​AER approves Suncor’s tailings management plan — sort of

Image: Joey Podlubny/JWN

The Alberta Energy Regulator (AER) has approved Suncor Energy’s plans for managing its oilsands tailings as the company’s base mining operations approach their end of life, which is 2033.

The AER had denied the applications in March, saying essentially that not enough information had been provided about an “unproven technology.”

Suncor had proposed using water capping or end-pit lake technology to contain about 70 percent of its tailings volumes, which are made up of sand, silt, clay and residual bitumen left behind after bitumen extraction.

Over the past few months, Suncor says its technical experts have met with Aboriginal communities, stakeholders and the regulator to clarify and provide additional information about its tailings management plan. The approved plan will facilitate the treatment of current fluid tailings, reduce the tailings inventory and decrease the overall number of tailings ponds on site, the company says.

A demonstration end-pit lake has been operating at Syncrude since 2012, but Suncor spokeswoman Sneh Seetal explains that the processes are different in that while Syncrude has placed water overtop of untreated tailings, Suncor plans to treat its volumes prior to end-pit lake creation.

“We have developed a technology that works for our mine plan and the geology we have,” Seetal said. “Using mining best practices is why we’ve proceeded down that path,” including work Suncor has conducted as part of Canada's Oil Sands Innovation Alliance.

There are approximately 180 end-pit lakes around the world, with 50 in Canada alone, she said.

“There are lots of successful end-pit lake examples, and our goal is to be the same.”

This week’s AER approval comes with a big caveat related to water capping.

The regulator describes Suncor’s plan as “a newly patented, unproven technology that uses the addition of chemicals to dewater the tailings and reduce the mobility of contaminants.”

Water will be placed on top of treated tailings after the end of mine life (2043–2053), creating an aquatic closure, the regulator said in its approval.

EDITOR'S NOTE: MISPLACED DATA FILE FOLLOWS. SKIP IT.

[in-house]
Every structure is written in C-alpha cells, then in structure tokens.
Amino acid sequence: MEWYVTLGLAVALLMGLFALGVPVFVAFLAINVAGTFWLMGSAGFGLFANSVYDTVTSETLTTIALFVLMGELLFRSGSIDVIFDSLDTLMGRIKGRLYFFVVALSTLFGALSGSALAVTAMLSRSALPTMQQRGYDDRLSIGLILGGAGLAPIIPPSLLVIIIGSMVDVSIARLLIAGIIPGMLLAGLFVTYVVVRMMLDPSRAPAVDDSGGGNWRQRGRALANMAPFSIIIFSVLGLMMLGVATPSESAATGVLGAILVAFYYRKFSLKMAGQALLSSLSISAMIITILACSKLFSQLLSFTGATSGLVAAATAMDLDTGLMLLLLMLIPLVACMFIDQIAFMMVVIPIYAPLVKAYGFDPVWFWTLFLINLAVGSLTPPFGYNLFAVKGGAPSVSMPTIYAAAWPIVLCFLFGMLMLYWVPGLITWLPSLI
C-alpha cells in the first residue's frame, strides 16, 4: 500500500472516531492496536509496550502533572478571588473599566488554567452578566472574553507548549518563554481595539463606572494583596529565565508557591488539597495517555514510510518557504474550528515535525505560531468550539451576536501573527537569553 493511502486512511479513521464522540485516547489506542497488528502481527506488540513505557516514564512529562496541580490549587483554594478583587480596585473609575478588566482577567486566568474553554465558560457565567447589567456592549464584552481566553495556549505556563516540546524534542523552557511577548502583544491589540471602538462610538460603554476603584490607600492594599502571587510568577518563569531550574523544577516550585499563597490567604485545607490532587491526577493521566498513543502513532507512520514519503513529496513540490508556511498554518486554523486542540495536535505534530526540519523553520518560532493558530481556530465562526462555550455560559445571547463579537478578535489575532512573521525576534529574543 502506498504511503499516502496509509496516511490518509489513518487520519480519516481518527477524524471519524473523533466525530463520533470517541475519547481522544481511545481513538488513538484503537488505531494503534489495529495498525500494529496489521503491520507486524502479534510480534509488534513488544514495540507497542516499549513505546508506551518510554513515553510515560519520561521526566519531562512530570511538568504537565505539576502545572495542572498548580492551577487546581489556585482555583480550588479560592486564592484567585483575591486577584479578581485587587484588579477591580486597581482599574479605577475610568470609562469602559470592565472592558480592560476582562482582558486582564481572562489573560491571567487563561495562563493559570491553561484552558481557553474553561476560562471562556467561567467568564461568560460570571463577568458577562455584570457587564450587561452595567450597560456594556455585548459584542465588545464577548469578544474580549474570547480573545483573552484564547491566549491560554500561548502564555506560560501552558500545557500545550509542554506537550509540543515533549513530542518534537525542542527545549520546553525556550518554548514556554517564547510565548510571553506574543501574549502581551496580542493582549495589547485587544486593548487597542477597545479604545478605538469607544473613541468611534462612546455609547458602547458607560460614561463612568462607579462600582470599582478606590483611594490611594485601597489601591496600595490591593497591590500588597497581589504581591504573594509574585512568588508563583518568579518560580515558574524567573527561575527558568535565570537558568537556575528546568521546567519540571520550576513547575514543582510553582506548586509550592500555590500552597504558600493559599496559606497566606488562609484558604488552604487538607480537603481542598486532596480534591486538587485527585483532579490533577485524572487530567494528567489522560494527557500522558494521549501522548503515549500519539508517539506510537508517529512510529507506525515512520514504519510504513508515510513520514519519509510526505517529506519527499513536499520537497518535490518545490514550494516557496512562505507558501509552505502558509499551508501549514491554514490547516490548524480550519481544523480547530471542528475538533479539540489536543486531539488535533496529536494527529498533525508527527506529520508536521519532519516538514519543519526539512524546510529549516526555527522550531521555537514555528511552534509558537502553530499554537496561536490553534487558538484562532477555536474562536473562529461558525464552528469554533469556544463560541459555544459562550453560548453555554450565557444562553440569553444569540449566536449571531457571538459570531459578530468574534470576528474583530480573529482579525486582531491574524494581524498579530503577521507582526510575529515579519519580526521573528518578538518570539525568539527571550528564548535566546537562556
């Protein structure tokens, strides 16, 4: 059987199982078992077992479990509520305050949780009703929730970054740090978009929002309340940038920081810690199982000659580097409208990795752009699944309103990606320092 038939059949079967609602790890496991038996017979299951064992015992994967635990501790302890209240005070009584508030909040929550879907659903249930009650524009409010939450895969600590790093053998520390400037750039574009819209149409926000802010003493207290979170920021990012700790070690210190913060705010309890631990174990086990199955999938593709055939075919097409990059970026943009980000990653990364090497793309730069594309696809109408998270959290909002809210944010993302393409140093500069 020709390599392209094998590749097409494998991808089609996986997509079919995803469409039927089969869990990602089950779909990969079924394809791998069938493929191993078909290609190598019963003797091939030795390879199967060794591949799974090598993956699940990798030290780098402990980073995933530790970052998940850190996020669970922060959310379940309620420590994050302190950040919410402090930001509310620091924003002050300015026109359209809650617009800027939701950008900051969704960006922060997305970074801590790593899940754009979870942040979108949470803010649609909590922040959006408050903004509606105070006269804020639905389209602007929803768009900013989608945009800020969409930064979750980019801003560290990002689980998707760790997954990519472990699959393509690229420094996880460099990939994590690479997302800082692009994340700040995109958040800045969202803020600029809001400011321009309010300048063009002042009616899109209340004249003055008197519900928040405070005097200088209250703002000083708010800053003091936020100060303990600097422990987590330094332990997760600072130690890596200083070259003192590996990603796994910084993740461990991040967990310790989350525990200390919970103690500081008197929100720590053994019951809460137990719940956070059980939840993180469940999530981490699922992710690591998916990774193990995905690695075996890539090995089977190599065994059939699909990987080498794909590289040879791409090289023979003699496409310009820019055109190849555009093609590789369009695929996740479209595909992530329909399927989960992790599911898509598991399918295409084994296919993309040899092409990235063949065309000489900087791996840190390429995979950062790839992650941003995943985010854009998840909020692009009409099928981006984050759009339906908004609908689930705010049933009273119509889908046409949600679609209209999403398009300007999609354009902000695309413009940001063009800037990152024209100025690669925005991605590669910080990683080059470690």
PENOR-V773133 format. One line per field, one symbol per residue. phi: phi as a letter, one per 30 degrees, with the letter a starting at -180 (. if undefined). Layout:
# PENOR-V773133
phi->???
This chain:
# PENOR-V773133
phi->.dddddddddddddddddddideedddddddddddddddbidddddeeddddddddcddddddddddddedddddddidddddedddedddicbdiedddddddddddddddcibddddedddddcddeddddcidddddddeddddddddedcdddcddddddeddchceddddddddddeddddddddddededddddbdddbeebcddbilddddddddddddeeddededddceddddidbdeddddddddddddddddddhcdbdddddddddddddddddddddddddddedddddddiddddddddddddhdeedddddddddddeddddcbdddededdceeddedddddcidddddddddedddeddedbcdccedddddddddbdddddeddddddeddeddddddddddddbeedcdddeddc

“The proposed technology…has uncertainties; Suncor acknowledges the addition of chemicals to reduce the mobility of contaminants released to the water cap has only been demonstrated at a lab scale to date,” the AER said, adding that Suncor’s demonstration pit lake pilot test is planned to run over the next 15 years in parallel to commercial scale implementation of the technology at its site.

The AER said it shares concerns that have been raised about the proposed technology. In addition, the Government of Alberta has yet to unveil its expected policy on water capping tailings and end pit lakes.

“Suncor is prohibited from placing water over treated or untreated tailings until Government of Alberta policy is received, and is required to meet future policy on water-capped tailings and pit lakes. Suncor must also conduct and report on research and monitoring to resolve uncertainties with the proposed tailings treatment and water capping,” the AER said.

“Suncor must propose the final closure outcome…by 2023, which will include the results of terrestrial and aquatic research and implementation design and planning. This is ten years before end of mine life. This is a critical deadline as it should provide enough time for Suncor to adjust their tailings management plan to meet any applicable policy if water-capped tailings and pit lakes are restricted by any applicable policy in effect at that time.”

The AER has added research, monitoring, evaluation and reporting requirements to Suncor’s approvals to “provide the information needed to verify the technology and deposit performance assumptions in order to ensure that Suncor’s performance is tracking to the objective and outcomes of the [regulations].”

The AER added that this approval approach is designed to get appropriate and timely information so as to inform the approaching end of mine life regulatory decisions and manage risk.

“It is not sufficient to rely exclusively on outcomes-based approvals,” it said.

Suncor said it will now work to implement its tailings management plan, “working diligently to address the conditions outlined in the approval and continuing to engage with Aboriginal communities and stakeholders.”